Lithium batteries are gradually coming down in price as more and more names appear on the market. But what are they? Why are they so expensive? And what advantages do they offer?
What do we need to look out for when replacing a trusty lead-acid battery with a lithium alternative?
Lead vs lithium
Look at a conventional 100Ah lead-acid battery – it’s just a pile of chemicals, lead sulphuric acid and so on in a plastic box. To be precise, six boxes connected in a series (side by side), as each nominal 12V battery has six cells, each delivering a nominal 12V.
Lead-acid batteries have a finite life, and the advice from many quarters is not to discharge your battery below 50% of its rated capacity, to achieve a reasonable life. So in practical terms, your 100Ah battery should actually be considered a 50Ah battery.
And we mustn’t forget Peukert’s law, named after the German professor who noticed that the faster you discharge a lead-acid battery, the less Ah you will get out of it. Not good if you are operating greedy devices, such as a powerful inverter to run the microwave, for example. And if you have ever changed a lead-acid battery, you know they are heavy!
In terms of performance, lithium-iron-phosphate (LiFeP04) batteries beat lead-acid hands down, but at a price of around £10 per Ah.
Lithium-iron batteries are not subject to Peukert’s law – what you put in, you get (almost all of) back out. Battery life is typically 10+ times that of lead-acid, and you can discharge the battery by 90% every time and still achieve this.
Lithium-iron batteries are also much lighter. One 150Ah battery will hold the same amount of useable ampere-hours as three 95Ah lead-acid batteries, but will save you more than 60kg of weight – that’s nearly a person!
So these are not just posh batteries for the upmarket liners, but a valuable tool for those of us struggling to stay within that 3500kg limit.
Just four cells
A nominal 12V lithium-iron battery comprises, in effect, only four cells connected in series.
Each of these cells is made up from many smaller cylindrical or prismatic cells, connected in parallel to make the four main series-connected cells.
Although the lithium-iron battery construction is said to be intrinsically safe, it is very important that charge and discharge voltage limits are not exceeded on a cell-by-cell basis.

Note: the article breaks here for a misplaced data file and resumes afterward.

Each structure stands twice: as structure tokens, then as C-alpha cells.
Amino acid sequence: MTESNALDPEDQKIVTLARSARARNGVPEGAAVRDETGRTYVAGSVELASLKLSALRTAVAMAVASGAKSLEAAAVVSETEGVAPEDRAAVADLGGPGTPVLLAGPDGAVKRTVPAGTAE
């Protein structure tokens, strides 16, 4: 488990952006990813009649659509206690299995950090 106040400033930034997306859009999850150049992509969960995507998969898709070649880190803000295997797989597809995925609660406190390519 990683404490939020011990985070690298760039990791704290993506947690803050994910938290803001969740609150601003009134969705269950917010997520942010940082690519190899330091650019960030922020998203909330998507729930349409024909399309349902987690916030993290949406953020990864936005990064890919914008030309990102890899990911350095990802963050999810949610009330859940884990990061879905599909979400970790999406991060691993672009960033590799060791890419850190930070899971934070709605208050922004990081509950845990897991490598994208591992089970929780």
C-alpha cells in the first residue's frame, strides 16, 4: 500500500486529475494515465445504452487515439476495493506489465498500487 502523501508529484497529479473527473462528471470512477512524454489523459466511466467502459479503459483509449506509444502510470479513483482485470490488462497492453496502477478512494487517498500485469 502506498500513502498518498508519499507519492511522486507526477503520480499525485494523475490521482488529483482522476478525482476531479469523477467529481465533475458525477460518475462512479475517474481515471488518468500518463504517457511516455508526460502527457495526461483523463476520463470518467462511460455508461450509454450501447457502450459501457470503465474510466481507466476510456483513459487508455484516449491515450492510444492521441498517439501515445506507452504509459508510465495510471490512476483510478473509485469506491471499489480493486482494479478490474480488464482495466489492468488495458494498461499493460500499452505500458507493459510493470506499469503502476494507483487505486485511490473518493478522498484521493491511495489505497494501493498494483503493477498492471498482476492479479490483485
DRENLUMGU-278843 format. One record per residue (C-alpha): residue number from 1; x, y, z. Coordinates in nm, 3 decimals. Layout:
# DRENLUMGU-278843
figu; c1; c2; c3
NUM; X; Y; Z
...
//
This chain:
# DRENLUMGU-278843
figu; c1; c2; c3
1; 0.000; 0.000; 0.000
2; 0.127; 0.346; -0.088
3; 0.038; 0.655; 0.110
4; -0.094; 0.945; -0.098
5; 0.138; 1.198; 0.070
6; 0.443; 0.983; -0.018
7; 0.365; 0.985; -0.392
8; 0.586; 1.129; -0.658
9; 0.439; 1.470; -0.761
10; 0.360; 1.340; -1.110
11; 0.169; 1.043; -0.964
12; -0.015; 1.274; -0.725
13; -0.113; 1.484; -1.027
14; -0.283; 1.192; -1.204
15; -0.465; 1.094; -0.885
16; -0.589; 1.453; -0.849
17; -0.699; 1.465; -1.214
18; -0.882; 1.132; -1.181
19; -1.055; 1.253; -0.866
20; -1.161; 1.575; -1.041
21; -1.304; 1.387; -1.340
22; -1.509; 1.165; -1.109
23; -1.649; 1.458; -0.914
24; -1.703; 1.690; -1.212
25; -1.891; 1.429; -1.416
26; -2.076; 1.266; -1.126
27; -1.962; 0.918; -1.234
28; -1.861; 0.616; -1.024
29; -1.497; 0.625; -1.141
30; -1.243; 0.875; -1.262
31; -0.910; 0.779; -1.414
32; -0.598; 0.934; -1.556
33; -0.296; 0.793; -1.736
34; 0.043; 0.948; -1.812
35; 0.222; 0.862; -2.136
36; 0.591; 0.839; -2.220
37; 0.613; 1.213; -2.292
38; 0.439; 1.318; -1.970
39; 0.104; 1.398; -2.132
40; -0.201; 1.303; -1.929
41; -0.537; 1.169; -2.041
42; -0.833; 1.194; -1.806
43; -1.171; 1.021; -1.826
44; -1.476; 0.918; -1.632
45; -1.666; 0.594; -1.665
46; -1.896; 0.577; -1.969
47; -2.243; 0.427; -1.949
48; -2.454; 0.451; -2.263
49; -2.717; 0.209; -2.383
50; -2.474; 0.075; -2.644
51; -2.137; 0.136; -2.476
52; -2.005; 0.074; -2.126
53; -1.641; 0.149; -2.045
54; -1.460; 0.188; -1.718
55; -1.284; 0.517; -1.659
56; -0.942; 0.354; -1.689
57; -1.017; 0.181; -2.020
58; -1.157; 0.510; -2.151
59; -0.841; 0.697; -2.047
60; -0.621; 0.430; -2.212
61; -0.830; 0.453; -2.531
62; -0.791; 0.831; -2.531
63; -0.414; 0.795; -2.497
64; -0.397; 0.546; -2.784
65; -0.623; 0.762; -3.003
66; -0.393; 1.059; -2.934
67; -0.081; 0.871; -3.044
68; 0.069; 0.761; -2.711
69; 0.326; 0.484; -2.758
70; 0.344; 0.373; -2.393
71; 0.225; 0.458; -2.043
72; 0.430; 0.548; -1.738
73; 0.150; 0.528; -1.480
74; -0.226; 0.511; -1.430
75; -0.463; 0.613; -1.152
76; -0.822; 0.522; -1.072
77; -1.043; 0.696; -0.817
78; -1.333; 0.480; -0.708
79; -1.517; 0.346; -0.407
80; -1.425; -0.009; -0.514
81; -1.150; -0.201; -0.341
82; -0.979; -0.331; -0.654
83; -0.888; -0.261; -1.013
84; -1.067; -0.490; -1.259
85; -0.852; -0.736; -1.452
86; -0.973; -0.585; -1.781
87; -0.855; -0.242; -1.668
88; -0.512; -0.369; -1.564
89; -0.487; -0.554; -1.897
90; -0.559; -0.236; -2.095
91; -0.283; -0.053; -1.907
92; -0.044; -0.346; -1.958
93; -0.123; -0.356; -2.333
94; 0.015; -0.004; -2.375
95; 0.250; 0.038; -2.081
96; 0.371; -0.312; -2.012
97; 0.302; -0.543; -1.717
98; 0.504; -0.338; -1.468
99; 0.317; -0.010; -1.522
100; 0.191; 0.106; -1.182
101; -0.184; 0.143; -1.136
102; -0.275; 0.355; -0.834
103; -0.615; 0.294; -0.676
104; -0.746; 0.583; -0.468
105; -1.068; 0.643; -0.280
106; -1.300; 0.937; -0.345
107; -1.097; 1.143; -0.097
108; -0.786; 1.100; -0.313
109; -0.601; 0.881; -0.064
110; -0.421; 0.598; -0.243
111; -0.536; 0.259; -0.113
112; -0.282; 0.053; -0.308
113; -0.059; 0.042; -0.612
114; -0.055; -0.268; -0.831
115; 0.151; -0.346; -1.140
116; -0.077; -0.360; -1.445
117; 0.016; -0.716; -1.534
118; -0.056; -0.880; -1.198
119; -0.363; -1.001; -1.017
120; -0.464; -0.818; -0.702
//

Battery management system
Within the battery case is the battery management system (BMS), which monitors the voltage of every cell and will switch off the battery if this exceeds set limits.
Lithium-iron batteries charge and discharge very rapidly, so are ideal for heavy loads such as that inverter-powered microwave. But both charge and discharge current are limited by the size of the BMS.
A battery with a 50A BMS will be no good to power the microwave, and a tad limiting if you wished to charge your battery very fast with a 100A battery-to-battery (B2B) charging unit when mobile. So checking this detail is important when choosing which battery will suit you best.
Lithium-iron batteries provide power down to about minus 20C, but the minimum temperature for charging them is close to 0C. Force charge into it at sub-zero temperatures and you will cause permanent damage.
Some BMSs monitor temperature and stop the battery accepting a charge in such cases. Others have a heater, so the charger energy initially powers that until the cells are warm enough.
Advanced Battery System variants (from Hymer) have batteries with built-in heaters, and each 135Ah lithium battery is actually six smaller 12V batteries.
General advice is to mount the battery in the living area – under a seat, for example. Some converters now provide heated battery lockers.
Most suppliers advertise batteries as ‘drop-in replacements’, but caution is required. The ideal maximum charge voltage is 14.6V, some say plus or minus 0.2V. Ideally, once this voltage has been reached, charging should be switched off until you have taken 10% out of the battery. Others say to reduce the voltage to 13.8V maximum. All very close to many smart charging systems.
This means that your mains hook-up charger, the vehicle-powered charging system, and the solar panel and regulator all need considering.
Note that major manufacturers of these charging systems offer dedicated units for lithium-iron batteries.
Some lithium-iron batteries are offered with a plug-in display so you can monitor voltage, charge, or discharge amps and the percentage remaining. Others incorporate Bluetooth and can be monitored through your smartphone.
Warranty and certification
Warranties vary in length, although most are about five years. Even so, users are unlikely to get close to the cycle life of these batteries within the guarantee period.
Lithium-iron batteries must be CE compliant, so look for the CE mark.
Lithium-ion (not iron)
Lithium-ion, which is a different kind of battery, powers the many electric bikes you see about these days. The cell voltage does not work out well – to add up to a nominal 12V would require about 3.5 cells!
But they are assembled similarly, from lots of small cells, to make higher-voltage batteries for e-bikes, typically between 36V and 42V.
Many smartphones are powered by one such cell. These do not share the intrinsic safety of lithium-iron and have been known to catch fire when chargers fail. But they are supreme in power-to-weight ratio.
In terms of performance, lithium-iron-phosphate (LiFeP04) batteries beat lead-acid hands down